Tips for first time use of your RAS:
1) With the saw turned off, align the blade teeth to the expected cut line then push the saw back
2) For your first use take a very shallow depth of cut to get the feel for the saw.
3) Make sure the blade is fully back, as far away from you as possible, turn the saw on.
4) Keep your fingers clear of the blade and slowly pull the saw toward you
5) Once the teeth make contact with the wood you will probably feel it want to tug and pull itself across the cut
6) Hold the saw back and slowly pull the saw forward making a smooth cut, this will be at about the same cut speed as you would use with a circular saw.
7) Draw the saw all the way through the cut, you can usually hear when the saw has stopped cutting (you won’t be able to see when the saw is finished cutting so go beyond the vertical center line of the blade.)
8) Return the saw to the rear most position and shut her down, you are done.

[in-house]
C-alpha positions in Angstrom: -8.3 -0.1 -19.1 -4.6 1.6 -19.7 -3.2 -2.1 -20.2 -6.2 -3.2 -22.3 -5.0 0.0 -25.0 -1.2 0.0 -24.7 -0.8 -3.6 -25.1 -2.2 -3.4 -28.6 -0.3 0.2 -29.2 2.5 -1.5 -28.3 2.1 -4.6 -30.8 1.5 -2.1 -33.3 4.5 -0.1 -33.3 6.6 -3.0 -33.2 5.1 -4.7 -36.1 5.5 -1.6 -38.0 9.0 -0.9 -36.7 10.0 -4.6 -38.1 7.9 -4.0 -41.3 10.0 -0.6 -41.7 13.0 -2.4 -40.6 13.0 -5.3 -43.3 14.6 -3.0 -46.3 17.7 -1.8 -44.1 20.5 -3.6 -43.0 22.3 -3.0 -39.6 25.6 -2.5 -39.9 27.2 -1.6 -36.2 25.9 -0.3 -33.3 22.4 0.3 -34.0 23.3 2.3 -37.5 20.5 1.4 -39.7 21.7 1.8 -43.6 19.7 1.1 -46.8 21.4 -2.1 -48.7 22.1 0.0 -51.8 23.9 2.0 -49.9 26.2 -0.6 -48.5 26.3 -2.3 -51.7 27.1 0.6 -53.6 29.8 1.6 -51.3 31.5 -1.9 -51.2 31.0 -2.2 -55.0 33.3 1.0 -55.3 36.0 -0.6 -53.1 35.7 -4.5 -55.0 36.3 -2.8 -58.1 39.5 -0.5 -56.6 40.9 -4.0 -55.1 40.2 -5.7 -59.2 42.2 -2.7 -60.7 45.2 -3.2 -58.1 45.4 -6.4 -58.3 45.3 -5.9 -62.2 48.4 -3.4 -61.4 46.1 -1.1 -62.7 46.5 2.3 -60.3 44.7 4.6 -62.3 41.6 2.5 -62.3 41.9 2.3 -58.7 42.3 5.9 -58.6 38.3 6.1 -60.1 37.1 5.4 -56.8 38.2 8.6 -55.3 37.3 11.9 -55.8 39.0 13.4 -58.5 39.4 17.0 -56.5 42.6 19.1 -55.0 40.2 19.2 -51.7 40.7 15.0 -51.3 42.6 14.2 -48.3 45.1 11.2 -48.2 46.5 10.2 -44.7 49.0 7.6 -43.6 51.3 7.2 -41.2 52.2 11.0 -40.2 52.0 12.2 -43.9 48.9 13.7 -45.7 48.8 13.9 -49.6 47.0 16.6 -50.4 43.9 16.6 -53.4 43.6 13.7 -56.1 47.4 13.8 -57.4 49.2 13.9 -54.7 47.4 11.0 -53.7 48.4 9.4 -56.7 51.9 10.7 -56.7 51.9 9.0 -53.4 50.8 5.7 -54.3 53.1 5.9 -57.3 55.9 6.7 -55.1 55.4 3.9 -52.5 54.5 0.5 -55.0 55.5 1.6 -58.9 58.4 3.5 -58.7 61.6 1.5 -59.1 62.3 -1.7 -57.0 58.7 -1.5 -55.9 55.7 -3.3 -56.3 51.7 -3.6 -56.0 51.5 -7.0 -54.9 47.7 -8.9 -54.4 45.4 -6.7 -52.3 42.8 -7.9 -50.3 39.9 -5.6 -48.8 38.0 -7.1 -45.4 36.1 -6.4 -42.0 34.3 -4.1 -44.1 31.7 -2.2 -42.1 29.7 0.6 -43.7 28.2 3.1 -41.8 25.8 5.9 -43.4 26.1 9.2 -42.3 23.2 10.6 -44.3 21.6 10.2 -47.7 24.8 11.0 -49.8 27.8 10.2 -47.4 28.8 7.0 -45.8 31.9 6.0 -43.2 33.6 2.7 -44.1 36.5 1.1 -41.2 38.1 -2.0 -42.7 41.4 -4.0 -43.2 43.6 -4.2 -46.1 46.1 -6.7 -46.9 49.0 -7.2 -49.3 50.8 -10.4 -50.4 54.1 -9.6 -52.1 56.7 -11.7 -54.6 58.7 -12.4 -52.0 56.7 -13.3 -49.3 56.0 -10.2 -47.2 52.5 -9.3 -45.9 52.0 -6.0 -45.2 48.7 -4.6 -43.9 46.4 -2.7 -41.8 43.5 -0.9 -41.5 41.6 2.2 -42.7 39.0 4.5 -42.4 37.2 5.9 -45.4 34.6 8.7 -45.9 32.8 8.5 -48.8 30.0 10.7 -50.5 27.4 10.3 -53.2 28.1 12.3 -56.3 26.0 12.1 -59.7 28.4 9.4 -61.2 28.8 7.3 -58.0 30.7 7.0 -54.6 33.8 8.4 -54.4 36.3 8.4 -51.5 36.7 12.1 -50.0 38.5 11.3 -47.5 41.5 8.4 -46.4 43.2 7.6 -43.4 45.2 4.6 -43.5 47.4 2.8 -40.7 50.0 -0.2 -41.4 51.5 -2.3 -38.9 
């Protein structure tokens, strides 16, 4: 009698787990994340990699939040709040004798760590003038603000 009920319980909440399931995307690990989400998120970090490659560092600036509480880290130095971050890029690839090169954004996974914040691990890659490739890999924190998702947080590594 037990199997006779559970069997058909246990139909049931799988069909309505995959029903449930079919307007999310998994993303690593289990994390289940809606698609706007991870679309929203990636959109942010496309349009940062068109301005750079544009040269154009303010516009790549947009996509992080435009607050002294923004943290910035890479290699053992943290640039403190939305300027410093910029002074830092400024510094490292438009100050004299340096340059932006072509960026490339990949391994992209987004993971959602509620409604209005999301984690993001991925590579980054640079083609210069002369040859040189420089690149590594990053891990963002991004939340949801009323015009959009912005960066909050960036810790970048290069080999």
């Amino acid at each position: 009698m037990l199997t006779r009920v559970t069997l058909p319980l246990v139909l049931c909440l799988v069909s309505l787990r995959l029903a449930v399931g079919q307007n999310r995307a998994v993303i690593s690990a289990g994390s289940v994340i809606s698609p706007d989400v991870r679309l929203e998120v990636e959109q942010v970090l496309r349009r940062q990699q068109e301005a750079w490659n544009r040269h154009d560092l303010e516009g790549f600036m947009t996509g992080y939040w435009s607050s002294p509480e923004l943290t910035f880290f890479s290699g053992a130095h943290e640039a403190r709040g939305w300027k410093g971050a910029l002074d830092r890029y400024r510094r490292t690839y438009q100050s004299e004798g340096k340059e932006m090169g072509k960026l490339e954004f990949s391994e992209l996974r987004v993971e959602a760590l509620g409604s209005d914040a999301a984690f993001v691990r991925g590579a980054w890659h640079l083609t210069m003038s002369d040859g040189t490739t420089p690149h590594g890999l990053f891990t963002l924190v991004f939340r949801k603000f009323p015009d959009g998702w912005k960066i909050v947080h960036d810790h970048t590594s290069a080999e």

I hope you enjoy using your RAS, just remember that these babies do like to eat the fingers of those poor souls who don’t give the RAS it’s due respect. Take your time and be safe and the RAS can be a great addition to your shop!

-- Gary - Carson City, NV - "Every man looks upon his wood pile with a sort of affection." ā€” Henry David Thoreau

8 comments so far

View davidroberts's profile


1027 posts in 4540 days

#1 posted 04-18-2011 11:52 PM

very good points, indeed.

-- Better woodworking through old hand tools.

View Kent Shepherd's profile

Kent Shepherd

2718 posts in 4341 days

#2 posted 04-19-2011 12:17 AM

Good information.



View Jim Bertelson's profile

Jim Bertelson

4275 posts in 4219 days

#3 posted 04-19-2011 12:32 AM

First of all, hope your back gets better soon.

I have a 1970 Craftsman RAS…......that I bought new! Needless to say, I do most of my crosscut on it. I own a old miter saw, but it sits on top of a cabinet and gathers dust. I second all that you said.

Here is my take on the ruler and stop block thing:

Making the stop block 10 inches allows you to set real short cuts from the back side, where you can see better. The pictured fence and block are my second generation. My table is 2×4 feet, I really don’t have space for a larger one, although that might change as I revamp the shop.